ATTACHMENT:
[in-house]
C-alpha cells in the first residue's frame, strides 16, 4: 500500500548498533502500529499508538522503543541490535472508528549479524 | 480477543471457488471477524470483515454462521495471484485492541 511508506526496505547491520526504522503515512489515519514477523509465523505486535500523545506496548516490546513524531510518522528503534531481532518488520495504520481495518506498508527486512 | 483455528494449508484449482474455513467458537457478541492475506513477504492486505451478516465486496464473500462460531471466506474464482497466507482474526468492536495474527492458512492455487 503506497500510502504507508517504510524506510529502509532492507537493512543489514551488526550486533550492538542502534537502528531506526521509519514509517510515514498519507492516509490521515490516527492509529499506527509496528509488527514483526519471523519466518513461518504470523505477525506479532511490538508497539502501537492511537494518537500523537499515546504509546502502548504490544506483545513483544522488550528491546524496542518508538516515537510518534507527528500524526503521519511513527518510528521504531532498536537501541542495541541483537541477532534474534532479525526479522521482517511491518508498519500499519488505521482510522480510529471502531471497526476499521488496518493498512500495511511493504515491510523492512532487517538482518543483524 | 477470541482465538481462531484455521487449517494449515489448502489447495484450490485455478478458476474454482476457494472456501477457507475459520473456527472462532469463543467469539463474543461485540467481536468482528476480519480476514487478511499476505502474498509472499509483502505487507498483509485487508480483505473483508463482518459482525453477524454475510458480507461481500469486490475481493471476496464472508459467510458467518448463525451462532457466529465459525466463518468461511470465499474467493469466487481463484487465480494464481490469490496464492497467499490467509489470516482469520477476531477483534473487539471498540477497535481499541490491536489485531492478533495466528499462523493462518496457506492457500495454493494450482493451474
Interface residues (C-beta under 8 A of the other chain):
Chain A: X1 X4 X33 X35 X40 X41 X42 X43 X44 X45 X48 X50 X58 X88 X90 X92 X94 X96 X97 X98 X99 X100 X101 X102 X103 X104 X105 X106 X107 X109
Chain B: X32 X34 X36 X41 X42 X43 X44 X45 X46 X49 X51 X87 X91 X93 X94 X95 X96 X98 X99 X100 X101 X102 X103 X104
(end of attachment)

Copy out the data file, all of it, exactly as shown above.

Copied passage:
[in-house]
C-alpha cells in the first residue's frame, strides 16, 4: 500500500548498533502500529499508538522503543541490535472508528549479524 | 480477543471457488471477524470483515454462521495471484485492541 511508506526496505547491520526504522503515512489515519514477523509465523505486535500523545506496548516490546513524531510518522528503534531481532518488520495504520481495518506498508527486512 | 483455528494449508484449482474455513467458537457478541492475506513477504492486505451478516465486496464473500462460531471466506474464482497466507482474526468492536495474527492458512492455487 503506497500510502504507508517504510524506510529502509532492507537493512543489514551488526550486533550492538542502534537502528531506526521509519514509517510515514498519507492516509490521515490516527492509529499506527509496528509488527514483526519471523519466518513461518504470523505477525506479532511490538508497539502501537492511537494518537500523537499515546504509546502502548504490544506483545513483544522488550528491546524496542518508538516515537510518534507527528500524526503521519511513527518510528521504531532498536537501541542495541541483537541477532534474534532479525526479522521482517511491518508498519500499519488505521482510522480510529471502531471497526476499521488496518493498512500495511511493504515491510523492512532487517538482518543483524 | 477470541482465538481462531484455521487449517494449515489448502489447495484450490485455478478458476474454482476457494472456501477457507475459520473456527472462532469463543467469539463474543461485540467481536468482528476480519480476514487478511499476505502474498509472499509483502505487507498483509485487508480483505473483508463482518459482525453477524454475510458480507461481500469486490475481493471476496464472508459467510458467518448463525451462532457466529465459525466463518468461511470465499474467493469466487481463484487465480494464481490469490496464492497467499490467509489470516482469520477476531477483534473487539471498540477497535481499541490491536489485531492478533495466528499462523493462518496457506492457500495454493494450482493451474
Interface residues (C-beta under 8 A of the other chain):
Chain A: X1 X4 X33 X35 X40 X41 X42 X43 X44 X45 X48 X50 X58 X88 X90 X92 X94 X96 X97 X98 X99 X100 X101 X102 X103 X104 X105 X106 X107 X109
Chain B: X32 X34 X36 X41 X42 X43 X44 X45 X46 X49 X51 X87 X91 X93 X94 X95 X96 X98 X99 X100 X101 X102 X103 X104